But one Wall Street analyst, KBW’s Meyer Shields, cited Geico when he put Underweight on Berkshire on a trading call for the rest of the year. He referred to “GEICO’s sustainable subscriber ratio pressure,” referring to Geico’s underwriting profit margin.
“While used car and rental car costs have stabilized, rising labor and auto parts inflation and the lagging effect between reported, written and earned price increases mean limited earnings growth and underwriting margin pressure, which is likely to be exacerbated subsequently by increased marketing spending,” Shields wrote. It has a Berkshire market performance rating with a price target for Class A shares of $535,000.
Geico’s problems surfaced at Berkshire Hathaway’s (BRK/A, BRK/B) annual meeting in April when a shareholder asked the head of the entire Berkshire insurance business, Ajit Jain, about Geico’s poor performance relative to Progressive.
Jane, a longtime Berkshire insurance executive, replied that “Progressive has done a much better job than GEICO, as you point out, in terms of margins and growth rate. There are a number of reasons for that, but I think the biggest reason is in terms of GEICO, and once Another I rightly pointed out, is IT. Progressive has been on the IT bandwagon for over 10 years, maybe closer to 20, I don’t know. GEICO, until recently, wasn’t involved in IT.”
One sign of Geico’s troubles is that Berkshire’s investment manager Todd Combs, who was named Geico’s CEO in late 2019, is still in the job, despite Buffett’s comment in early 2020 that Combs’ role was likely temporary.
Buffett told CNBC in early 2020: “Todd is there and I hope it won’t be too long. We always intend to promote from the inside. We hope to pick the right guy at Geico.” Buffett, Berkshire’s longtime CEO, turned 92 in late August.
He wrote: “We believe that Geico’s poor underwriting results were a large part of the reason why Todd Combs was appointed to oversee the business in December 2019,”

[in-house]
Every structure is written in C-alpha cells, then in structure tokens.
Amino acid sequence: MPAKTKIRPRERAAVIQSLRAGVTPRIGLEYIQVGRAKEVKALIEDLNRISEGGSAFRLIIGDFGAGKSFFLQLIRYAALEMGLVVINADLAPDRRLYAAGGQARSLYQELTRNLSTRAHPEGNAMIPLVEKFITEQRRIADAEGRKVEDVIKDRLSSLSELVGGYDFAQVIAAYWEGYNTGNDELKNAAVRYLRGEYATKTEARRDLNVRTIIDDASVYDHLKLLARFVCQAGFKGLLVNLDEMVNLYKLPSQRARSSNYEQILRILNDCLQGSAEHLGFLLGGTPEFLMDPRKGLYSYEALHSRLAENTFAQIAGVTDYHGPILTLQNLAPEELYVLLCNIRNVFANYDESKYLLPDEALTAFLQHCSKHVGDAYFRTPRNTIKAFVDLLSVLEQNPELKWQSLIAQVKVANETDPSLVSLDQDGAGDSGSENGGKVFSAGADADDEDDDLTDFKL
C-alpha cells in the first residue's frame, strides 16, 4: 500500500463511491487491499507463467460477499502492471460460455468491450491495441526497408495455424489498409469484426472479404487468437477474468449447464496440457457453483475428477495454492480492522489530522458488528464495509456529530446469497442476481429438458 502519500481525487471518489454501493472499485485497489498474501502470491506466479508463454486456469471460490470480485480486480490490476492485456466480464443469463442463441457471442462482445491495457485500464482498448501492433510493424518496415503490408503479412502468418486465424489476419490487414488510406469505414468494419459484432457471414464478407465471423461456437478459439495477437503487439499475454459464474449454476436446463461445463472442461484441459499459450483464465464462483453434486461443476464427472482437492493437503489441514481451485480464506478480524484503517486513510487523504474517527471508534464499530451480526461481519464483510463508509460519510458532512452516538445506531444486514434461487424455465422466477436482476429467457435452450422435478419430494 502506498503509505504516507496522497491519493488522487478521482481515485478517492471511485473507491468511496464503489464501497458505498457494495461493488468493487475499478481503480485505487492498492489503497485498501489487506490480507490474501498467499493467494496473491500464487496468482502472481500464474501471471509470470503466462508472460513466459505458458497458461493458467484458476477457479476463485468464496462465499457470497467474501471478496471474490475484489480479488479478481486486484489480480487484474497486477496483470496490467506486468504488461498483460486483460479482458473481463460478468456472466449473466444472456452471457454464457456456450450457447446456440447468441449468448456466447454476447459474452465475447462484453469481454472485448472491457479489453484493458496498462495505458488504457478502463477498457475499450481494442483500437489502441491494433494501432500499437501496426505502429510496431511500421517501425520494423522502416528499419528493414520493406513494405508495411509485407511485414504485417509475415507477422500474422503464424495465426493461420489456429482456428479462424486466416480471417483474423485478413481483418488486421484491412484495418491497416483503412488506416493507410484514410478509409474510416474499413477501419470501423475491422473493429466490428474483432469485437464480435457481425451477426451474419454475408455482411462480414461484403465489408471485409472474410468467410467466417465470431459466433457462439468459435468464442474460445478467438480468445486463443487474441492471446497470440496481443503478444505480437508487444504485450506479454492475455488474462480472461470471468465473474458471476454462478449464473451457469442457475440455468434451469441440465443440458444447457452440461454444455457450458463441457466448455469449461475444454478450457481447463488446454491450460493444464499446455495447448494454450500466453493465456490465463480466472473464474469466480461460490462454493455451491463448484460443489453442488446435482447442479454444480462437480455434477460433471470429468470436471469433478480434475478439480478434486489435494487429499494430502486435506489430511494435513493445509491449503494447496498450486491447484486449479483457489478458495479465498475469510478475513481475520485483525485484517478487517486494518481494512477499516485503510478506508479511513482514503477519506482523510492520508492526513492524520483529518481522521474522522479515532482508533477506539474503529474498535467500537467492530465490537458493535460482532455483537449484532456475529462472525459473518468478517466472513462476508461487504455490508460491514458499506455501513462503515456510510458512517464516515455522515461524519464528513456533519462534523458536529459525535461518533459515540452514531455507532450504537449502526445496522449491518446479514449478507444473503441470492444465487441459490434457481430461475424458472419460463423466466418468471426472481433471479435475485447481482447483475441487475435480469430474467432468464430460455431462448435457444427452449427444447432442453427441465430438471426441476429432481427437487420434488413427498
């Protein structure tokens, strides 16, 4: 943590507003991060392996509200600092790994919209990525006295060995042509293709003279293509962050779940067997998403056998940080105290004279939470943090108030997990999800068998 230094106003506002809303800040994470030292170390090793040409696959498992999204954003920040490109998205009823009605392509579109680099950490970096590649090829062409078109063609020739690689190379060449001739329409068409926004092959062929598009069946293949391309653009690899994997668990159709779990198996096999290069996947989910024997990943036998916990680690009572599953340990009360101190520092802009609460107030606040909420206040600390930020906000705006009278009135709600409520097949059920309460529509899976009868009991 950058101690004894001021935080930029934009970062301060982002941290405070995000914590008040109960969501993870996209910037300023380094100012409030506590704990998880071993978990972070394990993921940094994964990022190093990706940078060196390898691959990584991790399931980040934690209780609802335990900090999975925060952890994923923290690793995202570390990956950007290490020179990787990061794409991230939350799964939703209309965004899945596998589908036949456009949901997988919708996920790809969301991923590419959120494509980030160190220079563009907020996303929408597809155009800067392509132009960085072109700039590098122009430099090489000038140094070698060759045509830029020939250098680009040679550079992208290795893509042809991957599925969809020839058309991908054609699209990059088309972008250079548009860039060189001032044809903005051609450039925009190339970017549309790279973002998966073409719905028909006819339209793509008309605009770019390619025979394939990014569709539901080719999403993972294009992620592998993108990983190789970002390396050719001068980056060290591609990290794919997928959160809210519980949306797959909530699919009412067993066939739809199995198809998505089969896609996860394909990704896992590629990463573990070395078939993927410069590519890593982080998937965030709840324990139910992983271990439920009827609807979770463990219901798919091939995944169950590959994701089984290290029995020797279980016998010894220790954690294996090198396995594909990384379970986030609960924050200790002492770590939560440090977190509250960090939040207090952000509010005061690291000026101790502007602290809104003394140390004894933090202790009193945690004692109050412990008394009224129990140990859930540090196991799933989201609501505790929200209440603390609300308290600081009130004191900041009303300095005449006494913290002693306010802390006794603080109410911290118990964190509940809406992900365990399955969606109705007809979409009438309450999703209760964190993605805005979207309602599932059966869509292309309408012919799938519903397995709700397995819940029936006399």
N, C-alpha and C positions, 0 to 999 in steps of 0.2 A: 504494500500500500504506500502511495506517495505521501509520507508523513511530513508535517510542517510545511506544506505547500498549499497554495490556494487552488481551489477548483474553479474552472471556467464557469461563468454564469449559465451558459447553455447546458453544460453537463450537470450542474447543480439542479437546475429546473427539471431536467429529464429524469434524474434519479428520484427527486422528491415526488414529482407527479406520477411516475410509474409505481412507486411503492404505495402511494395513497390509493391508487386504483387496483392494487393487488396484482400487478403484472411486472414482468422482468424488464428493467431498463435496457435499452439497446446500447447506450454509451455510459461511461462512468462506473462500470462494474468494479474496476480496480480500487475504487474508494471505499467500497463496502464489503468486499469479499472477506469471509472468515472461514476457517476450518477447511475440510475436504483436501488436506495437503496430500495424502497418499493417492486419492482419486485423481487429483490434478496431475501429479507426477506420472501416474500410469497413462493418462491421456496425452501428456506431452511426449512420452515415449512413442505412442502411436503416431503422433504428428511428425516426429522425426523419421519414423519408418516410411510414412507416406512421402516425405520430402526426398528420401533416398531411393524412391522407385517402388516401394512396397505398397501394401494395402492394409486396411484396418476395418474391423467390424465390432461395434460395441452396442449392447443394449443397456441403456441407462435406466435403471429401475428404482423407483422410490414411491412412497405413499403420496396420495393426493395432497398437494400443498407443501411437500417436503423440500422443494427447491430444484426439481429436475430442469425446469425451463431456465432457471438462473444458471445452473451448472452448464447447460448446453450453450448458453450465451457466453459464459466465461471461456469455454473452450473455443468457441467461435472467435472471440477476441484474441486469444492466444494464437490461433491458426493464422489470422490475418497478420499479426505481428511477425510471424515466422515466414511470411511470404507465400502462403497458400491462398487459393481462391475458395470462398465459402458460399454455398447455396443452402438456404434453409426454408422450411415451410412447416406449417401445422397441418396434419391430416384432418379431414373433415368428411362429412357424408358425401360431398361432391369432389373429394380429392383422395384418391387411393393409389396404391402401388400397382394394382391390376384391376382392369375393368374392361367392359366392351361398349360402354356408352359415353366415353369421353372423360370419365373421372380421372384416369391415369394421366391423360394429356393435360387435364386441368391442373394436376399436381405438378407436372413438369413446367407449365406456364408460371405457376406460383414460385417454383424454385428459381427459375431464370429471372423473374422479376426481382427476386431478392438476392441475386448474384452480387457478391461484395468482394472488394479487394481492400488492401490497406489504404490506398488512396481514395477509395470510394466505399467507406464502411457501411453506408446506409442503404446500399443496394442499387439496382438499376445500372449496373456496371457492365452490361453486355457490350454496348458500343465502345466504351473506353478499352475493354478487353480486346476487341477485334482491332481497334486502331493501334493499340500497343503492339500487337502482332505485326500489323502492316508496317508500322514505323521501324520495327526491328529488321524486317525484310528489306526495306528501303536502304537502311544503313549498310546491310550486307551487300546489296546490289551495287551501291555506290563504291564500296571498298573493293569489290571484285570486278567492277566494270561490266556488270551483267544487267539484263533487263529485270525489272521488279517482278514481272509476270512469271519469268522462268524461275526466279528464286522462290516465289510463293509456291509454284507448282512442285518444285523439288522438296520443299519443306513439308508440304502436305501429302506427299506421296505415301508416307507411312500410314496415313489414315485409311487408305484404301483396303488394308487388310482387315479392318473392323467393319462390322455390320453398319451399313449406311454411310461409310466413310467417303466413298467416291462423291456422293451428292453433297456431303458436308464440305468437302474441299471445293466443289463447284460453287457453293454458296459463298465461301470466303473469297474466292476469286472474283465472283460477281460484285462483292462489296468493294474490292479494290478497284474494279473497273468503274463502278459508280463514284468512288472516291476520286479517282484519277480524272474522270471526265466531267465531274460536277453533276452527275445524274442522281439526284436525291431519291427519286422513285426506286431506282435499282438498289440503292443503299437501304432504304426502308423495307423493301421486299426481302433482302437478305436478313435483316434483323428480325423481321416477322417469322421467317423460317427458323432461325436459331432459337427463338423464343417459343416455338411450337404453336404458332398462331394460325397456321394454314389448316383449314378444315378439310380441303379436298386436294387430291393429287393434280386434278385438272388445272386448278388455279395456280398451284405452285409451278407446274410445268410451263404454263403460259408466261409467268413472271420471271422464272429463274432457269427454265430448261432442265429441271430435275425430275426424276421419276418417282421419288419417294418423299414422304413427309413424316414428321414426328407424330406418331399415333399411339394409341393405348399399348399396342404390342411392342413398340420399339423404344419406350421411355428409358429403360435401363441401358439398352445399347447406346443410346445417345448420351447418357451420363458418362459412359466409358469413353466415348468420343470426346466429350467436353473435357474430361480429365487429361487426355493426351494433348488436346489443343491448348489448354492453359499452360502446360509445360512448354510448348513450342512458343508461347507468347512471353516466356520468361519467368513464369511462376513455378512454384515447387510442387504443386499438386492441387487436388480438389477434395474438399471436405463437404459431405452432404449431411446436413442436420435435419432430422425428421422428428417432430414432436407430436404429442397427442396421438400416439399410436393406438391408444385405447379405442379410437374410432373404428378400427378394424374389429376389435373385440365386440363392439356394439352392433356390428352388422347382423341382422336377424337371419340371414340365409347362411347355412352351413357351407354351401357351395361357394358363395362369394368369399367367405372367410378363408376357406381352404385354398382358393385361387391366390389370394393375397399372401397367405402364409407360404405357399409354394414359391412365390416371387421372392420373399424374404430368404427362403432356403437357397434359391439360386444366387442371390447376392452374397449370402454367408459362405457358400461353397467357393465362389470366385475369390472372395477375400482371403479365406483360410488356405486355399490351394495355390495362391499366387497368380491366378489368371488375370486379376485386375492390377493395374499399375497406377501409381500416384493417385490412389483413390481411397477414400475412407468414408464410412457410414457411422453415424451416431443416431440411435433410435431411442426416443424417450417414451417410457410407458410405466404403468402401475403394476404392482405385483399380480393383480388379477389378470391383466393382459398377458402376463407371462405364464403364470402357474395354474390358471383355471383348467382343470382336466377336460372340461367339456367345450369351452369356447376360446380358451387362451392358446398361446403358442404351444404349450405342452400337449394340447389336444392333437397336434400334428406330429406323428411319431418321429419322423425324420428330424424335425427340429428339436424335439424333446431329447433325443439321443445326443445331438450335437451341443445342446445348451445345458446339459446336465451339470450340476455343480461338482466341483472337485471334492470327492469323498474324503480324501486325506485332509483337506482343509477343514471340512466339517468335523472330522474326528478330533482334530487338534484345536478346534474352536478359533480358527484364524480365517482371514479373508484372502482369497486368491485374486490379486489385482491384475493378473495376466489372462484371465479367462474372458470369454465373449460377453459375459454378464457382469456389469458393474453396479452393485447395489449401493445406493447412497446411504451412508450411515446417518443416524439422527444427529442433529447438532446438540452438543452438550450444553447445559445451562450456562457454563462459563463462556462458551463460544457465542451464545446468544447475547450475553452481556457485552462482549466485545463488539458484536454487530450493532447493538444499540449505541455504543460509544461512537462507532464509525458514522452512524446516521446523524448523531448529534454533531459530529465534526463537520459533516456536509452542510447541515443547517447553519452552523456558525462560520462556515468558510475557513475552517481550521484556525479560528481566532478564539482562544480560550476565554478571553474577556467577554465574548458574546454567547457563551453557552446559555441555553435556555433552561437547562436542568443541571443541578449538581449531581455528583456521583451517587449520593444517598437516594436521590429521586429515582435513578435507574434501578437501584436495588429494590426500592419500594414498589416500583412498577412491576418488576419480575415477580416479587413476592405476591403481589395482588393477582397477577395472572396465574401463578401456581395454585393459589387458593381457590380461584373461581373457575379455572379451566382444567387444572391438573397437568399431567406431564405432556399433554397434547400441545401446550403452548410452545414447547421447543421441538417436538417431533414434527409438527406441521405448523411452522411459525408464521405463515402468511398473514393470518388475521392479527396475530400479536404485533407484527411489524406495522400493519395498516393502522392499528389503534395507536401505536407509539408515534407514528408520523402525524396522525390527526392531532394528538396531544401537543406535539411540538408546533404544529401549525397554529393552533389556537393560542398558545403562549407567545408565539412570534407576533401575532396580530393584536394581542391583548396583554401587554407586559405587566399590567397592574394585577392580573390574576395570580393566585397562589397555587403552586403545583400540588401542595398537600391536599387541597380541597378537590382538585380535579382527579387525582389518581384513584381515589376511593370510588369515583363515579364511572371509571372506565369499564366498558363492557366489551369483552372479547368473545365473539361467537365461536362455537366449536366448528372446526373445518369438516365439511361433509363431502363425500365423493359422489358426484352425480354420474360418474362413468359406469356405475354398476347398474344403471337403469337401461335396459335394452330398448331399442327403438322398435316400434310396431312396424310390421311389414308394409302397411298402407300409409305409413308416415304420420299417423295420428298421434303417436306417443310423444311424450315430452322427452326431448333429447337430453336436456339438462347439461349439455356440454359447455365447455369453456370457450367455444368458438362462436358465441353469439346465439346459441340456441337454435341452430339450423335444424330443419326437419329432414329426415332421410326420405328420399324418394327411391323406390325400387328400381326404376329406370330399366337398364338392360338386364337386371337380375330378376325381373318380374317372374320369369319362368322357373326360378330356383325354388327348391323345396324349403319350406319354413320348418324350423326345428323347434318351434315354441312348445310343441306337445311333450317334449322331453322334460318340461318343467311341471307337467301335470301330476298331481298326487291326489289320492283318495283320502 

Analyst Greg Warren Aug. “Unfortunately, it came right on board as the pandemic would have catapulted the entire US auto insurance industry into uncharted territory. The company is also now dealing with the dynamic that its low-cost sales model is not responding as quickly to rising claims costs as we see in the current market.”
Geico’s problems may highlight one flaw in Buffett’s management style. Outside of the annual meeting, when a limited number of shareholders can ask him questions, there may be little or no opportunity for shareholders or analysts to inquire about him or his management team.
If Berkshire had quarterly conference calls, Buffett would likely have been asked about Geico’s status, and the changes at Geico might have happened sooner.
One of the challenges for Geico is that Progressive has built a massive database of real-time driving information, which can be difficult for Geico to catch up with.
Jain expressed optimism at the annual meeting about Geico, but noted that it will take some time.
“It’s a long journey, but the journey has begun and the initial results are promising. It will take some time, but I hope and expect that in the next year or two, GEICO will be in a position to catch up with the progressive in terms of IT. Hopefully that will then translate into growth rate and margins. .”
Write to Andrew Bary at firstname.lastname@example.org